The Parliamentary Budget Officer (PBO) published an evaluation of the federal government’s National Housing Strategy in August and found that the strategy is falling short of its goals on a number of fronts. In terms of deeply affordable housing, once inflation is taken into account the planned spending for helping out low-income households has actually fallen by 15 per cent, and funding for new social housing units has fallen 42 per cent. As part of the National Housing Strategy, the Canada Mortgage and Housing Corporation (CMHC) has shifted to contributing capital to developers for new builds, rather than to provide ongoing affordability supports. This strategy has resulted in a much lower bang for our buck in terms of affordability, with every $1 in government spending only resulting in 38 cents of benefits for low-income renters. It also contributes to the financialization of rental housing, making investments in real estate even more profitable for investors, and housing less affordable for renters. Finally, there have been significant delays in getting money invested in projects, with only half of planned spending being allocated over the past three years. Clearly, relying on incentives to the private sector is a failed approach to building affordable housing, and the federal government should change course as soon as possible to avoid making the problem even worse.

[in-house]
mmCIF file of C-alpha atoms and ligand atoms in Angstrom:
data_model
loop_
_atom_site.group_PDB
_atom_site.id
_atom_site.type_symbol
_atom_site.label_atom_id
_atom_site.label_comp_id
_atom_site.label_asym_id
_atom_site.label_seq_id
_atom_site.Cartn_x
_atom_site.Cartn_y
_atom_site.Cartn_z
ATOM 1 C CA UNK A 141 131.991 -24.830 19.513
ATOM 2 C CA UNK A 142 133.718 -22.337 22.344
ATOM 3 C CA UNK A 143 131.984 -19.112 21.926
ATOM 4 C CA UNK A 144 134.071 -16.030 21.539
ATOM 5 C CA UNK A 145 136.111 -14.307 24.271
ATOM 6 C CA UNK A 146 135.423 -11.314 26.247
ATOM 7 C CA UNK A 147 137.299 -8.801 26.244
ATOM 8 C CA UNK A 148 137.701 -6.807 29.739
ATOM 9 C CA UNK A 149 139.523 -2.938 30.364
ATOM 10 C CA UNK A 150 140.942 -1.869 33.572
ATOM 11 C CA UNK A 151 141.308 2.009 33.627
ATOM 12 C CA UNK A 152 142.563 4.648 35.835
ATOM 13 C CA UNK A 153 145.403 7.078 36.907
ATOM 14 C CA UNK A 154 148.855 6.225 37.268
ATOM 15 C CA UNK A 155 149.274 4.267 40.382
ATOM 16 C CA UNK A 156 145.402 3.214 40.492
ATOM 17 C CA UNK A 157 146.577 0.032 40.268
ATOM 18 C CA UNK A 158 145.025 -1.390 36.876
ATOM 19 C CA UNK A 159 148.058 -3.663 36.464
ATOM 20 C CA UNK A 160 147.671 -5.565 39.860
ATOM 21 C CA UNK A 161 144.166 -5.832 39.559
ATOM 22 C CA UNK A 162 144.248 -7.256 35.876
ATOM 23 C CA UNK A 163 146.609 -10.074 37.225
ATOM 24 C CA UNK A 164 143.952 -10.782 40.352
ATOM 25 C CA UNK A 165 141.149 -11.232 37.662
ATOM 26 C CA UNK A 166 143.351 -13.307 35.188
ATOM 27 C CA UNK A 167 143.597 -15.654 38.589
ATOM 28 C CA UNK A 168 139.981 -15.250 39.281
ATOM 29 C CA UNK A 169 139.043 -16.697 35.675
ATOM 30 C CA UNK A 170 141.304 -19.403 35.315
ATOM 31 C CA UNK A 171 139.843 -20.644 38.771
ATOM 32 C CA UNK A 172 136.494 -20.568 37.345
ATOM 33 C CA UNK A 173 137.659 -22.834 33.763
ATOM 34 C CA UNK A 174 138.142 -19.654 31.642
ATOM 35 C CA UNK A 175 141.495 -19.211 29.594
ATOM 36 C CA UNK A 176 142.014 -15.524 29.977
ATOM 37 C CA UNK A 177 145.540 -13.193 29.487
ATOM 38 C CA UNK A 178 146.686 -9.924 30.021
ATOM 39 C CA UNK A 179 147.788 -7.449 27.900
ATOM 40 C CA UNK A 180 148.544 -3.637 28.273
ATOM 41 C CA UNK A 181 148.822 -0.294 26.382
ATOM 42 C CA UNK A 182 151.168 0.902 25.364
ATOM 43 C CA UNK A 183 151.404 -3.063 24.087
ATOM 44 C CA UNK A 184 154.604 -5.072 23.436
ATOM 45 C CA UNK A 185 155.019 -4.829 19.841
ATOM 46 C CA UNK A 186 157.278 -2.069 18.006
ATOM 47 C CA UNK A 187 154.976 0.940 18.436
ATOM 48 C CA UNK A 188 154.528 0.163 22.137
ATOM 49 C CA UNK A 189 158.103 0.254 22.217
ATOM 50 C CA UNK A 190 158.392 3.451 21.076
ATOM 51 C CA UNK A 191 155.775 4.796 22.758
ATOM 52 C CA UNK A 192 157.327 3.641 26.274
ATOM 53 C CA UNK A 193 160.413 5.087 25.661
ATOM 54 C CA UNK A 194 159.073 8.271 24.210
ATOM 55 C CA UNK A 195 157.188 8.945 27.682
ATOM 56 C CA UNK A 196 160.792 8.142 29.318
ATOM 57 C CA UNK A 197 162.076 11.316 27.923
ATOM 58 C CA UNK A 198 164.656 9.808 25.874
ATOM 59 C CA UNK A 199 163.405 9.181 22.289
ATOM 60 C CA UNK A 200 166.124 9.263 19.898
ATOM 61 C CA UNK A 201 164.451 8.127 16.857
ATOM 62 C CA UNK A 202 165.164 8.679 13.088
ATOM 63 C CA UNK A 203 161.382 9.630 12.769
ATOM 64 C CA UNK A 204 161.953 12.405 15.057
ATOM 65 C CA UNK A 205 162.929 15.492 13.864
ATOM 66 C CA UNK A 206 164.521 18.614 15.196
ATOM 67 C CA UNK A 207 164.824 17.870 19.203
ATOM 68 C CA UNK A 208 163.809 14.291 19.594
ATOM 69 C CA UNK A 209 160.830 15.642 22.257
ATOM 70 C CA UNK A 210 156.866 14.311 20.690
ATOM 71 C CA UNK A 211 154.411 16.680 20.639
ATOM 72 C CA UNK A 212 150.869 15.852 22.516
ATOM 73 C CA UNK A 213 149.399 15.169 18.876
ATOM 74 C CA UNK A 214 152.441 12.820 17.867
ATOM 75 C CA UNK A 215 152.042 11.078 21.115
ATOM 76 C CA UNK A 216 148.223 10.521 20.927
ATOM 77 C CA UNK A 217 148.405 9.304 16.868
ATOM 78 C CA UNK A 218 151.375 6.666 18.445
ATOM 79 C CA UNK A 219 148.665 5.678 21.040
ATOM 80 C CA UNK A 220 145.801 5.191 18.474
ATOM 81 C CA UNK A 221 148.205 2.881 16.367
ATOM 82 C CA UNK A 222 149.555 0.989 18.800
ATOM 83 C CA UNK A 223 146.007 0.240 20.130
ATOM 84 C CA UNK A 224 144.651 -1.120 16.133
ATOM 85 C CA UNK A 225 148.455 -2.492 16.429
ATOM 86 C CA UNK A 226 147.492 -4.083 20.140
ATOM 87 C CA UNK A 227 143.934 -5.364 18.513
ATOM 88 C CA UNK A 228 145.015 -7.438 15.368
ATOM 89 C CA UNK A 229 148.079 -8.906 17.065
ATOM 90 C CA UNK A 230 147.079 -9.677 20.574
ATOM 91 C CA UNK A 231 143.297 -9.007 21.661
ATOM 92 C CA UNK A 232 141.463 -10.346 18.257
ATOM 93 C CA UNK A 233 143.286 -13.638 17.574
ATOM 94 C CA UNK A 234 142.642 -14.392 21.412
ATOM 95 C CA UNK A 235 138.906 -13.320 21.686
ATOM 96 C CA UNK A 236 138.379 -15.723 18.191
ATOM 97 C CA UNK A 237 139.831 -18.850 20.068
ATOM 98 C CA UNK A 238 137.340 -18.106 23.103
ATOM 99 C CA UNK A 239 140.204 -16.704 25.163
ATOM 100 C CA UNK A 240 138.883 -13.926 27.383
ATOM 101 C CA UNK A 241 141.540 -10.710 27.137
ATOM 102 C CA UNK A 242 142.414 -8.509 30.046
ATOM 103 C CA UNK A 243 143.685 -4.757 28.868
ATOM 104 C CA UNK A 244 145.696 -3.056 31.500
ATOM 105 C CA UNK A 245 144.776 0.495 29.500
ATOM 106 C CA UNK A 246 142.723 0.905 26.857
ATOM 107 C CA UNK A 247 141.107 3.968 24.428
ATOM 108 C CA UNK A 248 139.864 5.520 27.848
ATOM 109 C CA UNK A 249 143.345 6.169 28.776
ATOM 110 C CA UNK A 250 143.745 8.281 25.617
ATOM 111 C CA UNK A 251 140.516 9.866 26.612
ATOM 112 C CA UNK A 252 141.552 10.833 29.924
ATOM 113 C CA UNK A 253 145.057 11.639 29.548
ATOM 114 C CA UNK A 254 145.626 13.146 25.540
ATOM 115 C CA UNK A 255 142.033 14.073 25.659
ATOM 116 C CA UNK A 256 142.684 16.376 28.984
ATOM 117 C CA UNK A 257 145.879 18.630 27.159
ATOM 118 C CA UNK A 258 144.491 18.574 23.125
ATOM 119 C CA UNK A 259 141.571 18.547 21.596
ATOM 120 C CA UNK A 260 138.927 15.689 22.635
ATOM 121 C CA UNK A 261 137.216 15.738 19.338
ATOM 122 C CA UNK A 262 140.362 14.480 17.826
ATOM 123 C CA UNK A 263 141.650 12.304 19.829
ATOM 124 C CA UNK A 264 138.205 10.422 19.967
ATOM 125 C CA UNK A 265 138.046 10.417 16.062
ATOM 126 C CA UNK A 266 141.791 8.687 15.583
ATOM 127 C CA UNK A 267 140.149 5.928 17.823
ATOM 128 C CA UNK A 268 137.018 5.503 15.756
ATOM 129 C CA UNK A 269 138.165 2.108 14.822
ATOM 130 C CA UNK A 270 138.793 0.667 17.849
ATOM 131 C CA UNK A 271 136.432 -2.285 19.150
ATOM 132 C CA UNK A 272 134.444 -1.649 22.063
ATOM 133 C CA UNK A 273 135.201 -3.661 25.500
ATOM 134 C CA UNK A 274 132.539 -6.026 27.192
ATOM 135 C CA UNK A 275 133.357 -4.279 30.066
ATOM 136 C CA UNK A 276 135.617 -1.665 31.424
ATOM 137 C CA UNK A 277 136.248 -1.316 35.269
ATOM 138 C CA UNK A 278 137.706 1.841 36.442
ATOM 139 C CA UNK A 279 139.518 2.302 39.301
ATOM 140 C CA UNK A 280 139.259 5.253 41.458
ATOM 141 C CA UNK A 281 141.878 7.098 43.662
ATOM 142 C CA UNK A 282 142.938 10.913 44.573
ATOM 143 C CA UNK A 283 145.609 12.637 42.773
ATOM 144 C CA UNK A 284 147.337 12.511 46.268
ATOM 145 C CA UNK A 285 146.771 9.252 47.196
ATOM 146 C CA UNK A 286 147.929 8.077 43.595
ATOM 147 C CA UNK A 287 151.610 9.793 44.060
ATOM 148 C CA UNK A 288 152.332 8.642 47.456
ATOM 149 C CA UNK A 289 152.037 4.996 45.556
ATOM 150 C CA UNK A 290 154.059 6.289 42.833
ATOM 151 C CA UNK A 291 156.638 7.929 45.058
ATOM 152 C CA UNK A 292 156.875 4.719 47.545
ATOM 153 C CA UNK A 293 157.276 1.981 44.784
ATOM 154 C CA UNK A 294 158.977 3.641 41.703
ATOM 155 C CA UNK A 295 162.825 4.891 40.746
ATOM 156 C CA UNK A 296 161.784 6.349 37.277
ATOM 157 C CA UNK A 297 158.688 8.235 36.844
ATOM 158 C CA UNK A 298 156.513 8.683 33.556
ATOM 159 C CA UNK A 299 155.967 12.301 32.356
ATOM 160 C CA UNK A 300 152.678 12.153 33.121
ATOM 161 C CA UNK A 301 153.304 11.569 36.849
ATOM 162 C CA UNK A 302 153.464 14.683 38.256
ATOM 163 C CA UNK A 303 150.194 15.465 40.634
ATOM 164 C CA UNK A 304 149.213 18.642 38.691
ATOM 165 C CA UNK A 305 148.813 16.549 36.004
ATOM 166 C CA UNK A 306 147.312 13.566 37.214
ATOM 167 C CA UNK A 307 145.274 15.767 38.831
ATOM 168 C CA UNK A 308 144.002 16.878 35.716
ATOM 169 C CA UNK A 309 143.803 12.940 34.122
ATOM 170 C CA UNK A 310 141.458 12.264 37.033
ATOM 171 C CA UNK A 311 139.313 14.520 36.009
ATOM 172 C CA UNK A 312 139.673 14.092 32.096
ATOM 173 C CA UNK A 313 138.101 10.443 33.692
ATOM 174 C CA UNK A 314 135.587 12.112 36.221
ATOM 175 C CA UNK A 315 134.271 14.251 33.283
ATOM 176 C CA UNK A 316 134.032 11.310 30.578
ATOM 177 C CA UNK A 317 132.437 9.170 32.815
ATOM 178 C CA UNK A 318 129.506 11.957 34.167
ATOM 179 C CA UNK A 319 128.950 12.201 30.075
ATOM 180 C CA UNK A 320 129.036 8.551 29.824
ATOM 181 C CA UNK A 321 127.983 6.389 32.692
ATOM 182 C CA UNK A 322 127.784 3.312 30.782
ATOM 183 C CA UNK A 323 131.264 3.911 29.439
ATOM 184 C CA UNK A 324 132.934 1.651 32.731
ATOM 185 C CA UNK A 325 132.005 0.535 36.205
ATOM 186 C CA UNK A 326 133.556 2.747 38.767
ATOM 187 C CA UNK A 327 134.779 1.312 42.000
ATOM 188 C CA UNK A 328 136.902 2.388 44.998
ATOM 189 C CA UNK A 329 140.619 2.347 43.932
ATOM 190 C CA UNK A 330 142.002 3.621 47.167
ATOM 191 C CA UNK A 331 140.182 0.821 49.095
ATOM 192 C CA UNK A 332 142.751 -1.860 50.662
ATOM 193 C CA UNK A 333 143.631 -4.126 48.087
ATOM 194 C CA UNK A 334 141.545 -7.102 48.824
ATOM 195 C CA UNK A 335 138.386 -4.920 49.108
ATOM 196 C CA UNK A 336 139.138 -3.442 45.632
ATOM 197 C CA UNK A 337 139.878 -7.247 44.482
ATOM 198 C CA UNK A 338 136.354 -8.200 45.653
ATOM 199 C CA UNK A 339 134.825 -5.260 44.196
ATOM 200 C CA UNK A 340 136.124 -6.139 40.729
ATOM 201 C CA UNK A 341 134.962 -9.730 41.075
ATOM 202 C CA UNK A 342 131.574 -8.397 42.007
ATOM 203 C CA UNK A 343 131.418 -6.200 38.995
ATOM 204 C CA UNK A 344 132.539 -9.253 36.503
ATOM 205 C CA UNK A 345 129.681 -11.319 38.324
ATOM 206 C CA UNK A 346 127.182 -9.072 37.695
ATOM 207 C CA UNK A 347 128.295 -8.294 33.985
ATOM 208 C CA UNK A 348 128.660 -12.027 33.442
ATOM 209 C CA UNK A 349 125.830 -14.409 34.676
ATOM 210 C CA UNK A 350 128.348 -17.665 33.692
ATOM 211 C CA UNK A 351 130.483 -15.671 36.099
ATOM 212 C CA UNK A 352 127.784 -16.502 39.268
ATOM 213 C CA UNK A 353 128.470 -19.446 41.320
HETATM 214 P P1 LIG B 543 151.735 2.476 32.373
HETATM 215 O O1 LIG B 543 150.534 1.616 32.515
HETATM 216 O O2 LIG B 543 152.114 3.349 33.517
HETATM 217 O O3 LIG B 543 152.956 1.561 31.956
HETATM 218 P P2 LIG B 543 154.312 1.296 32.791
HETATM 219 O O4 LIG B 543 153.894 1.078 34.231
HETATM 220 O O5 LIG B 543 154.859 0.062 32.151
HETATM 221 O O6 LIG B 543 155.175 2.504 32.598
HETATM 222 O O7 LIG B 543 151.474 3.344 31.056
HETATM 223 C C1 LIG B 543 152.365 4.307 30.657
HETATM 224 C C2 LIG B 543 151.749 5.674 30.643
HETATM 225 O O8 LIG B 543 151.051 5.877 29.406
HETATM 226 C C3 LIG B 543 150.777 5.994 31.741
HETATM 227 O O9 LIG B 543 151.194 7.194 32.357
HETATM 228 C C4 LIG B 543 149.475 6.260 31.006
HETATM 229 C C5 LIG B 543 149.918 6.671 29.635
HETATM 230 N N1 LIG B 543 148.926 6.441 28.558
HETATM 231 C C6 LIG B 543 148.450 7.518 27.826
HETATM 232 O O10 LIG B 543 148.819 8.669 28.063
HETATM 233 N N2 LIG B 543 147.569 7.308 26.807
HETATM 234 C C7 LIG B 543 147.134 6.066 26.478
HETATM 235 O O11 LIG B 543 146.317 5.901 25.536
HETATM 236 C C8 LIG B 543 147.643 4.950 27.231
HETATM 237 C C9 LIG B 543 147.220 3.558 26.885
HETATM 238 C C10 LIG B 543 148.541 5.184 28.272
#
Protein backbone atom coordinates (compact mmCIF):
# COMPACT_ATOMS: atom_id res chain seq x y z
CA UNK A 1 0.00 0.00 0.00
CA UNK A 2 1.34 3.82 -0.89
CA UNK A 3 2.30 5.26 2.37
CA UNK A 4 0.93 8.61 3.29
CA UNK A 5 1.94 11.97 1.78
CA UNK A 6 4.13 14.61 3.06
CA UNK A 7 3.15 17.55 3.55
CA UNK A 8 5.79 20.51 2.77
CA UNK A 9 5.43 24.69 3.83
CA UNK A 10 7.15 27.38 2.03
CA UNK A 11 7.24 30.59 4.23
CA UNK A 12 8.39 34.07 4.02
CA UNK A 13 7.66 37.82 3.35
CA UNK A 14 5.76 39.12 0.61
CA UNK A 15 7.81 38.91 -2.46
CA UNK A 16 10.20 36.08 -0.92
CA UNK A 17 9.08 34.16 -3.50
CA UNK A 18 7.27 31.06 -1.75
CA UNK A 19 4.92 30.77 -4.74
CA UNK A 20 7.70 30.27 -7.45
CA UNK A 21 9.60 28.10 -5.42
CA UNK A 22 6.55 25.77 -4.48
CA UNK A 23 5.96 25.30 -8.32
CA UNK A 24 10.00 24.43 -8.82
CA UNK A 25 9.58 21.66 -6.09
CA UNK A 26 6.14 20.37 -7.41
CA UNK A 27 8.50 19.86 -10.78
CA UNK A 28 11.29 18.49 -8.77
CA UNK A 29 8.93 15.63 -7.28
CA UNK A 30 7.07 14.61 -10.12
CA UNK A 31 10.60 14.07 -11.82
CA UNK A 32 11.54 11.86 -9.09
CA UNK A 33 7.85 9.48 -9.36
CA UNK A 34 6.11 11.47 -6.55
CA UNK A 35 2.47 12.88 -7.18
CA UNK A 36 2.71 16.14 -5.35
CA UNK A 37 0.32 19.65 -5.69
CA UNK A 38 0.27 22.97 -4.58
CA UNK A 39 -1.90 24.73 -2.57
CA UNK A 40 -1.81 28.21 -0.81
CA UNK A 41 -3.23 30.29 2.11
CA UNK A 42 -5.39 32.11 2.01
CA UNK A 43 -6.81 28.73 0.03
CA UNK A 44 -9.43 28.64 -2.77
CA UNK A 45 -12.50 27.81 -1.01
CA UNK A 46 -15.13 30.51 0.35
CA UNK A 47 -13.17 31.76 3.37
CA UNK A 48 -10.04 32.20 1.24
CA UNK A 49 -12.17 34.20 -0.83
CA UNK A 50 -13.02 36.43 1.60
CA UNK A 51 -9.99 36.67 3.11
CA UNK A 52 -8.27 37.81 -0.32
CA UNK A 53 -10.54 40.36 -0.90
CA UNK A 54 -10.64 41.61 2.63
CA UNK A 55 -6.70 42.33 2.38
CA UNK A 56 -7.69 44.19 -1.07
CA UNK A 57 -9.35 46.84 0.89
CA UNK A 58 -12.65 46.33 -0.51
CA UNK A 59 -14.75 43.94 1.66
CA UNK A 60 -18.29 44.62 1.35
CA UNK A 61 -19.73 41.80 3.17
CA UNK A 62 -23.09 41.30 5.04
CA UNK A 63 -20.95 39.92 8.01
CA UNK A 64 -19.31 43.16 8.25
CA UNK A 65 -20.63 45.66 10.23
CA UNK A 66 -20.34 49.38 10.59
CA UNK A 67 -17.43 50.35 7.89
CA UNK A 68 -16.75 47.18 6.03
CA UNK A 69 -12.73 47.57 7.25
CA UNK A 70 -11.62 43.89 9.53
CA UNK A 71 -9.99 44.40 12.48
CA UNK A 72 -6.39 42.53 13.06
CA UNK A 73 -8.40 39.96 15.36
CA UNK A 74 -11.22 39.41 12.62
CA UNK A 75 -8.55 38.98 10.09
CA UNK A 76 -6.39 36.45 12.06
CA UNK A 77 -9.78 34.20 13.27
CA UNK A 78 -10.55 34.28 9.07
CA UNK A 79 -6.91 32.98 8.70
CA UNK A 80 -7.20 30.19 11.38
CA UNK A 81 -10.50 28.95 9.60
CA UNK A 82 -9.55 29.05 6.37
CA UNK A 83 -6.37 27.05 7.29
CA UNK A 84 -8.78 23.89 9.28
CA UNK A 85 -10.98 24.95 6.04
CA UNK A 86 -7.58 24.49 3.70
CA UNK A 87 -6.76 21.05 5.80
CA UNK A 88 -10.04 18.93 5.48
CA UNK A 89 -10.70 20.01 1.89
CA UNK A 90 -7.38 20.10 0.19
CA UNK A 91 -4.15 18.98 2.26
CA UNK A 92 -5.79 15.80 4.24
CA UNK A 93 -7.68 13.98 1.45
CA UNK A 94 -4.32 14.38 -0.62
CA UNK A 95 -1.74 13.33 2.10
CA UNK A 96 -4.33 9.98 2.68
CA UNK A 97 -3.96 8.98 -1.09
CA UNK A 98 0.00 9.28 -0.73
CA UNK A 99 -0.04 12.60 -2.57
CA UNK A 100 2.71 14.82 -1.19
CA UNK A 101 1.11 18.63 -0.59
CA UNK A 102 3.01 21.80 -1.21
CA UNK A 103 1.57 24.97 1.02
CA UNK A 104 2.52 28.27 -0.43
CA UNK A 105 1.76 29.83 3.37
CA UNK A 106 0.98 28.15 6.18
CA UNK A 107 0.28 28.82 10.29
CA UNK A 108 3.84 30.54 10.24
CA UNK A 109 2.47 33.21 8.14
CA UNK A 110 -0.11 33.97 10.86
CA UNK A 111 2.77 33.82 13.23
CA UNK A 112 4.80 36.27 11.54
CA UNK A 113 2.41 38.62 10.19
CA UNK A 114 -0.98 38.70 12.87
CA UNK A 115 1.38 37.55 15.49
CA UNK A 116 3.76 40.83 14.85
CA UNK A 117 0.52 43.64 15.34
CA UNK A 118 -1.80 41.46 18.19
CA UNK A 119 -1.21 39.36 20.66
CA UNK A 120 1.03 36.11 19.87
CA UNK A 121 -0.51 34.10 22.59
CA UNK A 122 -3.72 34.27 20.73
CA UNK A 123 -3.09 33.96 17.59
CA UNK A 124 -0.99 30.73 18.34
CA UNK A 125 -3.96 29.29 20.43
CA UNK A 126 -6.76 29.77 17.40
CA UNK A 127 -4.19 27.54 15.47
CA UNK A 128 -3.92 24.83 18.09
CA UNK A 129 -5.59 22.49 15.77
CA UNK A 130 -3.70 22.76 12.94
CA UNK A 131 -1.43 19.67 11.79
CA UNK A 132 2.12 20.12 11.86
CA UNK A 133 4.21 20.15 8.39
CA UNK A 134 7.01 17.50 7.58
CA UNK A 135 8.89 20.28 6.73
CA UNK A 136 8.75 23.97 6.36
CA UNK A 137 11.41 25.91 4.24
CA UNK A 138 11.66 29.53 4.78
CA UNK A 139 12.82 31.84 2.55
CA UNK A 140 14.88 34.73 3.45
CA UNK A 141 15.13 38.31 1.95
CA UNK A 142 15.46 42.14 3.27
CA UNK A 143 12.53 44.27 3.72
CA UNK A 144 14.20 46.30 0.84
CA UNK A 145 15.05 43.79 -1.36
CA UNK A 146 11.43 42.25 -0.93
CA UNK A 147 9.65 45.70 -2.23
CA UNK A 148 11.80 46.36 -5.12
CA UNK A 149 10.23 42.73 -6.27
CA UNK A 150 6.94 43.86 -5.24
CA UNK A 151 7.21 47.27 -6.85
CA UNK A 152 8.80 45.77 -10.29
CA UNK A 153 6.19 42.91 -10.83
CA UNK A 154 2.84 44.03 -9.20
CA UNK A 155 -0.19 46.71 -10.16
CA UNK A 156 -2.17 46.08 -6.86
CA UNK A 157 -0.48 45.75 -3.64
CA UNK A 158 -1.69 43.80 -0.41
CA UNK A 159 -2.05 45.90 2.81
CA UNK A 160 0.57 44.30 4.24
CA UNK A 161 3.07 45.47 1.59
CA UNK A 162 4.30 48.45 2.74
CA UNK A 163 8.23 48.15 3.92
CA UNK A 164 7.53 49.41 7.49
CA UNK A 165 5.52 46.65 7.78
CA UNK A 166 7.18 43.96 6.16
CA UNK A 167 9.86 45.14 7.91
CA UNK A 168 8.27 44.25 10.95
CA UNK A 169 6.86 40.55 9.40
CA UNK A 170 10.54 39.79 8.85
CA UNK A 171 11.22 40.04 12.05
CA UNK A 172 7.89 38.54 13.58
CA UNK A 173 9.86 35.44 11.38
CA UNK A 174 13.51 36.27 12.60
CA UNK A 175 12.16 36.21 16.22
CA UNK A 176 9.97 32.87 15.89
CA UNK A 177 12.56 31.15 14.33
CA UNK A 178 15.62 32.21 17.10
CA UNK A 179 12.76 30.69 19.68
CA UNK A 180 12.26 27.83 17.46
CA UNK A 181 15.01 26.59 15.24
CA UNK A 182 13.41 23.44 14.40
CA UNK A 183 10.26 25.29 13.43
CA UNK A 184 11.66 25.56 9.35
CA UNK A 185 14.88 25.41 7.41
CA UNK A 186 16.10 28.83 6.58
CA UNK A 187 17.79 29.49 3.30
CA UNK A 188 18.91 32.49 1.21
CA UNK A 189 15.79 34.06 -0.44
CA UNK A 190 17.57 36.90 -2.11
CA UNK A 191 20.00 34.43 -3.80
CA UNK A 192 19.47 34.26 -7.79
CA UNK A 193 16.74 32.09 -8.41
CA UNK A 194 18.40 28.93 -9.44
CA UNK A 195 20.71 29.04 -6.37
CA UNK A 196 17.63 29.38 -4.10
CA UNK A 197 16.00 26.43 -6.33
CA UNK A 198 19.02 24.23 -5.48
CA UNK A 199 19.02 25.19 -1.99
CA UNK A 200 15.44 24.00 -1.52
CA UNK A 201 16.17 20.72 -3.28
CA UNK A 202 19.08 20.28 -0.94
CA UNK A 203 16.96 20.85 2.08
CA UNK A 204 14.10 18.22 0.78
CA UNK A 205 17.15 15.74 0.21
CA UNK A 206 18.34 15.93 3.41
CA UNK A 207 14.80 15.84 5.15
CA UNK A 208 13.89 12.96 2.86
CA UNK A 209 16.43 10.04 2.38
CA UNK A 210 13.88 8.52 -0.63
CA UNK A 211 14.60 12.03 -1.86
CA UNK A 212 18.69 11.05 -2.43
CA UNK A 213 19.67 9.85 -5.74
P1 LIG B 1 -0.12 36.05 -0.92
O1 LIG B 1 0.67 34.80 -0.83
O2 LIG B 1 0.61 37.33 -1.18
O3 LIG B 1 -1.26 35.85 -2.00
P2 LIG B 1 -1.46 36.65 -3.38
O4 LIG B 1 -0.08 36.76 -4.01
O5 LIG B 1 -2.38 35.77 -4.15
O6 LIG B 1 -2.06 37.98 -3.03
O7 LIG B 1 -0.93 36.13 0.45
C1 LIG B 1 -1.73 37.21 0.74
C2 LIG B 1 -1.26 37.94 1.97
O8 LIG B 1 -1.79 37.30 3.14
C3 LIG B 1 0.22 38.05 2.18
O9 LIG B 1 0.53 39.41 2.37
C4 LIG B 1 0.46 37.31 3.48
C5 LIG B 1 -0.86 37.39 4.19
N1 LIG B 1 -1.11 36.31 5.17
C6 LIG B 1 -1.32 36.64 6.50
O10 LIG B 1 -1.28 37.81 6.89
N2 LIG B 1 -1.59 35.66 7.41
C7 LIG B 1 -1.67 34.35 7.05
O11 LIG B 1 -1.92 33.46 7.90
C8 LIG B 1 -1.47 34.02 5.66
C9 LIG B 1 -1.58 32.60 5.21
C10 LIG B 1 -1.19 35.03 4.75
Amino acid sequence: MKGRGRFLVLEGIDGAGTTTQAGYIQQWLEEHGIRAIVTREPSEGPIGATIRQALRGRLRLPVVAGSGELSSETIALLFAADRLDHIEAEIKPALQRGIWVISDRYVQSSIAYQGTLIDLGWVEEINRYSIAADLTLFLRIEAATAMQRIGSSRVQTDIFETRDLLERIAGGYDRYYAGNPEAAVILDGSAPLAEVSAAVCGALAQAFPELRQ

Canadians agree – It’s time to share the wealth
A survey commissioned by the Broadbent Institute finds that an overwhelming majority of Canadians think that the pandemic made income and wealth inequality worse. A lucky few are profiting during the pandemic, and some big corporations are even taking advantage of programs intended to help those who are struggling. The good news is that Canadians also support a variety of tax measures to help address the growing divide, and 89 per cent even say that it could influence their vote in an election. CUPE and allies are working on making sure that tax fairness is an election issue, check out the campaign here.